Date of Award

Spring 1-1-2019

Document Type


Degree Name

Doctor of Philosophy (PhD)

First Advisor

Dejan S. Filipovic

Second Advisor

Taylor W. Barton

Third Advisor

Scott E. Palo

Fourth Advisor

William N. Kefauver

Fifth Advisor

Mohamed A. Elmansouri


This thesis presents the analysis, design, and experimental characterization of antenna systems considered for shipborne, airborne, and space platforms. These antennas are innovated to enable Simultaneous Transmit and Receive (STAR) at same time and polarization, either at the same, or duplex frequencies. In airborne and shipborne platforms, developed antenna architectures may enhance the capabilities of modern electronic warfare systems by enabling concurrent electronic attack and electronic support operations. In space, and more precisely at geostationary orbit, designed antennas aim to decrease the complexity of conventional phased array systems, thereby increasing their capabilities and attractiveness. All antennas researched are first designed as a standalone radiator, then as entity of a platform having multiple different antennas.

An ultrawideband, lossless cavity-backed Vivaldi antenna array for flush-mounting applications is first investigated. Eigen-mode analysis is used to analyze antenna-cavity interaction and to show that the entire structure may resonate within the band of interest resulting in a significant degradation of antenna performance. A simple approach based on connecting the array’s edge elements in E-plane to the cavity walls is proposed to eliminate the deleterious impact of these cavity resonances. The designed antenna is a 3 × 4 array with 3 elements in E-plane and 4 elements in H-plane, fabricated using stacked all-metal printed circuit board technique. Scan performance of the proposed cavity-backed antenna is investigated in two principal planes and is shown to have similar performance compared to its free-standing counterpart. A simplified version of this single-polarized antenna, when used for broadside only applications is developed. This antenna, excited with a single coaxial feed is shown to have a smaller aperture than the 3 × 4 array. Isolations between two of these antennas when mounted on a compact shared-antenna platform are investigated through computation and experiments.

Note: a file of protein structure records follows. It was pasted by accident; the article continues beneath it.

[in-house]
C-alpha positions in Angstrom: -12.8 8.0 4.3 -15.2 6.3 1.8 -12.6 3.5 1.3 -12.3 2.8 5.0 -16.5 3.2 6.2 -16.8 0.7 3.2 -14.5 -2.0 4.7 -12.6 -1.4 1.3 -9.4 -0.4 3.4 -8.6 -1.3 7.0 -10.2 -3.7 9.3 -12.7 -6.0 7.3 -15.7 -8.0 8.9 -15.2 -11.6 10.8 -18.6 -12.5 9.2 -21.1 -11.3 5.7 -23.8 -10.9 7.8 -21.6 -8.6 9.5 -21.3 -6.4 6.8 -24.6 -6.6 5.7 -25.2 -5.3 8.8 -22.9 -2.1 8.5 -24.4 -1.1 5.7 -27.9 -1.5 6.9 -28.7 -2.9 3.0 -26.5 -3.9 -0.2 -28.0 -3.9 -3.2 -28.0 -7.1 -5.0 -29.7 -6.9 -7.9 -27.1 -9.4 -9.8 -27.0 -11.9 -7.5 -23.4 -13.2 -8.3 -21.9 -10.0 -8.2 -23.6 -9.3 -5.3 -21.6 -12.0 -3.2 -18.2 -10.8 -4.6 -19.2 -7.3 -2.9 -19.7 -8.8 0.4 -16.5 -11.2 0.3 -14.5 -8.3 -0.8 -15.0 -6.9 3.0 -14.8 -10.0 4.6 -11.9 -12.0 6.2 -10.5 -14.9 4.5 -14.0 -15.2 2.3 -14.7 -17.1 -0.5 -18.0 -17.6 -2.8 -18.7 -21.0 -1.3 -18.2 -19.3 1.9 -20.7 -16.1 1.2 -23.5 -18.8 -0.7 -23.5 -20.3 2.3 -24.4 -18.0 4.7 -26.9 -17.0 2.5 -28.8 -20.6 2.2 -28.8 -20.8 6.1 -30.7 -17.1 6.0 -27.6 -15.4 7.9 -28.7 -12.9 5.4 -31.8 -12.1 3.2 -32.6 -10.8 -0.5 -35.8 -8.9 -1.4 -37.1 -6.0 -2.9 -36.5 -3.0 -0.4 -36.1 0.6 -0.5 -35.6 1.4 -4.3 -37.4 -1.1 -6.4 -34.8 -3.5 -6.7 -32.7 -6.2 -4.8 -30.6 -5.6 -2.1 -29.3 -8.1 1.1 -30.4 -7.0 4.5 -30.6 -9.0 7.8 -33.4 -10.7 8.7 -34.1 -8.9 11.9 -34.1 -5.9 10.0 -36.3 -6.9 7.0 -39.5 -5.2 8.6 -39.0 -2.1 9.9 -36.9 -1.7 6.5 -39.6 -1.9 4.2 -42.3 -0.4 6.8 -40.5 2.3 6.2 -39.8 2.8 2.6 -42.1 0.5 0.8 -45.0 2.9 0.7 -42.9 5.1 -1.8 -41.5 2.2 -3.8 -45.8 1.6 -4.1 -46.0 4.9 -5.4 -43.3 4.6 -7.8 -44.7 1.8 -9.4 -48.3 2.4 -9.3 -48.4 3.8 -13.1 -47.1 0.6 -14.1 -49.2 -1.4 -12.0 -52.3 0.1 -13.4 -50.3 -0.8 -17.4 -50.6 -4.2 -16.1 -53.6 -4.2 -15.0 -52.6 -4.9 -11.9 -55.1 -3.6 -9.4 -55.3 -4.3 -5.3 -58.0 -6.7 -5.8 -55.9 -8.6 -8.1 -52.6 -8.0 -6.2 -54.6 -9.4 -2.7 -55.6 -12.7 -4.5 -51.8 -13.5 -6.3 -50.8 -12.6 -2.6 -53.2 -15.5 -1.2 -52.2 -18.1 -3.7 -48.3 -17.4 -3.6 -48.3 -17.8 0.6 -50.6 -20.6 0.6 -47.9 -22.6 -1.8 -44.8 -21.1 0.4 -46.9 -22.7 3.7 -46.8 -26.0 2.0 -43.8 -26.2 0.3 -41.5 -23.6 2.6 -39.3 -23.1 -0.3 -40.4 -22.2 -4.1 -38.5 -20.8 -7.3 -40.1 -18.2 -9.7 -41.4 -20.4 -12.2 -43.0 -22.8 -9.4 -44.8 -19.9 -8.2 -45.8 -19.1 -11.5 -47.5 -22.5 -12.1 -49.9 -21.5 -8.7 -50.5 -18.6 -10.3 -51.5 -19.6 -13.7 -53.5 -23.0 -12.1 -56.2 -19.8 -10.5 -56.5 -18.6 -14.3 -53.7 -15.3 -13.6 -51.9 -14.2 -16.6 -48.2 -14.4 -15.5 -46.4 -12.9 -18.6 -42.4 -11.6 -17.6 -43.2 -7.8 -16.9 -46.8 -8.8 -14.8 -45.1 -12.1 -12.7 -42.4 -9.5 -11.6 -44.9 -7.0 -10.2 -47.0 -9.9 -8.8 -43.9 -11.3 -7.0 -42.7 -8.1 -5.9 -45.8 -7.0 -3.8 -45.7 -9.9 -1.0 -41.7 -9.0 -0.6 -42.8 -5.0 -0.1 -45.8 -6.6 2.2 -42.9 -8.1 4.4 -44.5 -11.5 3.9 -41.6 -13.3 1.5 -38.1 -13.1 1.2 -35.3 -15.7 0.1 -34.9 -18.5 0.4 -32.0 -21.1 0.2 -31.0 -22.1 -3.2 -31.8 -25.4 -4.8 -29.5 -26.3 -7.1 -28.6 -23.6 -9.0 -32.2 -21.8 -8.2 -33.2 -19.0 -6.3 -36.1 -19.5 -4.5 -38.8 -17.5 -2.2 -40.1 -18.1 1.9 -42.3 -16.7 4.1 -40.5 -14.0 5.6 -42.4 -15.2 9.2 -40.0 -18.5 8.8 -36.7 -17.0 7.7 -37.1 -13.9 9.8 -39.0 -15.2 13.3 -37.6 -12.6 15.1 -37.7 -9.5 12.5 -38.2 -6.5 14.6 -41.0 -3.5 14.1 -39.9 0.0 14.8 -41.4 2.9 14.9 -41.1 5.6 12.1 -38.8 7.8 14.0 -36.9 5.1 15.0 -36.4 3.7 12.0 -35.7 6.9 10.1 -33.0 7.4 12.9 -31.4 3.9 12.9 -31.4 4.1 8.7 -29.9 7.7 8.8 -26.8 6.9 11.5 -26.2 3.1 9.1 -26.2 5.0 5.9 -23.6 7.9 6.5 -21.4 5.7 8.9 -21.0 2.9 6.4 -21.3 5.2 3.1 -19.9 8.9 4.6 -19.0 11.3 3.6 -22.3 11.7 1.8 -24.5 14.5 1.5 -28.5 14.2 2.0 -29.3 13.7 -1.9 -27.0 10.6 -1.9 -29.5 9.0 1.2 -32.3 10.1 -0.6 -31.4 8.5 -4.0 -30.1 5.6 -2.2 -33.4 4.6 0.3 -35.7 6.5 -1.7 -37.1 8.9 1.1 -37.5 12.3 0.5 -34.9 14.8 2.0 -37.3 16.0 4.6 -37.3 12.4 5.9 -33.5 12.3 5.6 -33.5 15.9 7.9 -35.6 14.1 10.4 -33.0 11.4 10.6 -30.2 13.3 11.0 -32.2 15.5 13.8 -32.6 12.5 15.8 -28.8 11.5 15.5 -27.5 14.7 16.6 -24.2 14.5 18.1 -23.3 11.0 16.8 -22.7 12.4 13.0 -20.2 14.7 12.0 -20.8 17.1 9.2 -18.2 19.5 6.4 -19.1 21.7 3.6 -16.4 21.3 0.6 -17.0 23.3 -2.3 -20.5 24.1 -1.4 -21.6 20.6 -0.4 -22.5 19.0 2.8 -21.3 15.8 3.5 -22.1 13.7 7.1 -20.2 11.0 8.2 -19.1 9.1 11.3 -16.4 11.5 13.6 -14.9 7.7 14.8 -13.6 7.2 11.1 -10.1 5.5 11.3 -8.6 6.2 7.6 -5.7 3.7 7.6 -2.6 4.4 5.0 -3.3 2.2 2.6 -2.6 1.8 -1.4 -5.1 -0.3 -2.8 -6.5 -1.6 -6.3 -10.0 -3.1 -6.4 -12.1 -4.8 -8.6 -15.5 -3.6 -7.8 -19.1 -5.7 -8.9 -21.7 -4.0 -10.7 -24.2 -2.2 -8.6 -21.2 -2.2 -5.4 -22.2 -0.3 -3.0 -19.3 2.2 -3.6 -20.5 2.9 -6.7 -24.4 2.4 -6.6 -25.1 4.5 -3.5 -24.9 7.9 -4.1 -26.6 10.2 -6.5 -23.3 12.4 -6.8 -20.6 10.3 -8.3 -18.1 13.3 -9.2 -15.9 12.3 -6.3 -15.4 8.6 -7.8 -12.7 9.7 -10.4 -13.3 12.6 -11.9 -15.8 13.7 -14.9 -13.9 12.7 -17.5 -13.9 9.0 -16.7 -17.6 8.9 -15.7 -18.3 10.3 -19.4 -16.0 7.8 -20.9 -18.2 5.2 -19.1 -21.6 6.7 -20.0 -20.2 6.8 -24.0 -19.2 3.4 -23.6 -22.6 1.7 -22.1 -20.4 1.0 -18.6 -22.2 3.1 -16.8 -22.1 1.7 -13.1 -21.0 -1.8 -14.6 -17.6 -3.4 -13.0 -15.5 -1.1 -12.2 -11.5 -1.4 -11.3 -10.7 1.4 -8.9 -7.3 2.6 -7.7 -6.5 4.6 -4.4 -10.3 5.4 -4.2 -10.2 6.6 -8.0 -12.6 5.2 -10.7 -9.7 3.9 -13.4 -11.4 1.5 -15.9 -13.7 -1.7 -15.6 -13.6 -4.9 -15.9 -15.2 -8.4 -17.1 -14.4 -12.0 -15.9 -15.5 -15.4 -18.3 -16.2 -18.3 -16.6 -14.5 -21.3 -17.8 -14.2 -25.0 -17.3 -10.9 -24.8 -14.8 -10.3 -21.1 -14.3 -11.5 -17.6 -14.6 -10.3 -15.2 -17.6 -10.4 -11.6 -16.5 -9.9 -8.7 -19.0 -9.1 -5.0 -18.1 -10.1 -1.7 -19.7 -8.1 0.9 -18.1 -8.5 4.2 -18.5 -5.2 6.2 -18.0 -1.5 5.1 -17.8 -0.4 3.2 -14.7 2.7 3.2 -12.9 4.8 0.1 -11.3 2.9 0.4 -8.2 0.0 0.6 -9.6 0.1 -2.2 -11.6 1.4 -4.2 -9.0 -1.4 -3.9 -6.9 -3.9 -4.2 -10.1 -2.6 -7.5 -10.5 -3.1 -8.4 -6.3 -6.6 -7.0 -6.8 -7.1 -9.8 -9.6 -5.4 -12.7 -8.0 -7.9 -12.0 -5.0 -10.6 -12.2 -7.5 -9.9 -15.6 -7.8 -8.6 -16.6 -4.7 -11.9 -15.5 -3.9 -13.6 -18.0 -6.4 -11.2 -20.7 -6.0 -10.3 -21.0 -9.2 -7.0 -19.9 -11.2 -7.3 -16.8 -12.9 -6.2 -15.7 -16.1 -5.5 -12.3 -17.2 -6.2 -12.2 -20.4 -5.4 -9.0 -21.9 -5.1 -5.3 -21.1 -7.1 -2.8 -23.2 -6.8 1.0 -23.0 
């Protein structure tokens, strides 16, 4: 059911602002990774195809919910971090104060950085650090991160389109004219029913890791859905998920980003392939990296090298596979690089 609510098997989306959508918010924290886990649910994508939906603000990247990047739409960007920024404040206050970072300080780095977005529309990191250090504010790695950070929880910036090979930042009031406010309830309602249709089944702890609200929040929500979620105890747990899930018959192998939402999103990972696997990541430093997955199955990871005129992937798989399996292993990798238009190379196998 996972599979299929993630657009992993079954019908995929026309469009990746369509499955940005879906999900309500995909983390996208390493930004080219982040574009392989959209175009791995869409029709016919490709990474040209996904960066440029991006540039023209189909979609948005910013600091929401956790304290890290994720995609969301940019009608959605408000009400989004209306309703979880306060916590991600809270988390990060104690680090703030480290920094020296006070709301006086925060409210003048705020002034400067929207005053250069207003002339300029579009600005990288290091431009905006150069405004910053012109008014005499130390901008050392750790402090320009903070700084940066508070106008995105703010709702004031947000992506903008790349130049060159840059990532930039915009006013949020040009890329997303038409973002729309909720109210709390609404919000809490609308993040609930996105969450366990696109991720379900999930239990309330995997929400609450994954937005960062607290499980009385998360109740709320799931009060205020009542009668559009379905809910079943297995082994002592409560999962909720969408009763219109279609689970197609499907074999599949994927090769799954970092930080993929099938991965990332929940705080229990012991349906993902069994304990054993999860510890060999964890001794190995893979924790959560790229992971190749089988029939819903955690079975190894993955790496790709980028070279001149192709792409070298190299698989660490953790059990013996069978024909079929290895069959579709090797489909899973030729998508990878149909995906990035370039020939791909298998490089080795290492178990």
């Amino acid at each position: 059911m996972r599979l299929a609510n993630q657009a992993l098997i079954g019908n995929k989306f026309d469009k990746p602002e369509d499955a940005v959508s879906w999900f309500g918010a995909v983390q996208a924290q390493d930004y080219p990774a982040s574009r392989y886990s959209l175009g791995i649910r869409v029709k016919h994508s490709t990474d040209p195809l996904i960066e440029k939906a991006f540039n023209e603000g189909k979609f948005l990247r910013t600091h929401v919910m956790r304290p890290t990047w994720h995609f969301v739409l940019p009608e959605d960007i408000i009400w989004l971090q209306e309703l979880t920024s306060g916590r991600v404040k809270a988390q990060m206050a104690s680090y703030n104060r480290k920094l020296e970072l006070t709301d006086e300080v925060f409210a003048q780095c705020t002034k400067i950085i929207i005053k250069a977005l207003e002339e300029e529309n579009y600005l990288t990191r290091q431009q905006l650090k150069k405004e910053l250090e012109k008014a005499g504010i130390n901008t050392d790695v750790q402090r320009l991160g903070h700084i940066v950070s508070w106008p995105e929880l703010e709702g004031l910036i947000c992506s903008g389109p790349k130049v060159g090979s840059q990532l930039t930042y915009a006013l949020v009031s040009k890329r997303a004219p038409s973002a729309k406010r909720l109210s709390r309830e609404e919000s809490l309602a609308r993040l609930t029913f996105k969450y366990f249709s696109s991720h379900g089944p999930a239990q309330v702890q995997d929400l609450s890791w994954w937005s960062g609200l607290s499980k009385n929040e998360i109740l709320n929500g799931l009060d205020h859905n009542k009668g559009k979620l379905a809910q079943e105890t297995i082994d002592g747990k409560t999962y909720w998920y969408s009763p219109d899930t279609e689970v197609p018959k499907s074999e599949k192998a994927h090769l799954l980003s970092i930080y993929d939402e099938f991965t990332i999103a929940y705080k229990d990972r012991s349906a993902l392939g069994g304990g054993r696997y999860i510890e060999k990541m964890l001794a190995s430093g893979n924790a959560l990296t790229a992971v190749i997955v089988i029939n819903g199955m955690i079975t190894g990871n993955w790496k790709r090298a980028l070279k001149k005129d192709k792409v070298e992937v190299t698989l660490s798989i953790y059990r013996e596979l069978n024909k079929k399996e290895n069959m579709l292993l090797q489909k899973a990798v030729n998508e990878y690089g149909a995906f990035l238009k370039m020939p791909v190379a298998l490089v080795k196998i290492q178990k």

To extend the capability of systems relying on these designed antennas, frequency reuse is enabled through dual-polarized functionality. A dual-polarized, flush mounted, Vivaldi antenna, directly integrated with an all-metal cavity is introduced as an alternative to coax-fed quad-ridge horns. An approach based on shaping the side walls of the cavity is used to eliminate the occurrence of resonances. The proposed dual-polarized resonant-free antenna has two orthogonal 2 × 1 arrays with two elements in the E-plane, one element in the H-plane. It is fed using two 2-way power dividers that can be easily designed to maintain low amplitude and phase imbalances. The antenna is fabricated as a single piece and experimentally shows a monotonic gain increase with low cross-polarization over 4:1 bandwidth.

Phased array antennas operating at geostationary orbit are required to scan within Earth’s field of view, without any grating lobe appearance. For dual-polarized applications, this requirement has limited the widespread and attractiveness of these systems at frequencies such as X-band. The narrow 150 MHz guard range between transmit and receive bands, leads to impractical diplexers in conventional dual-polarized systems. This research introduces a dual-polarized subarray architecture for X-band phased array systems which enables high isolation between closely separated TX and RX bands. The proposed approach either eliminates the need for diplexers, or significantly decreases their required complexity.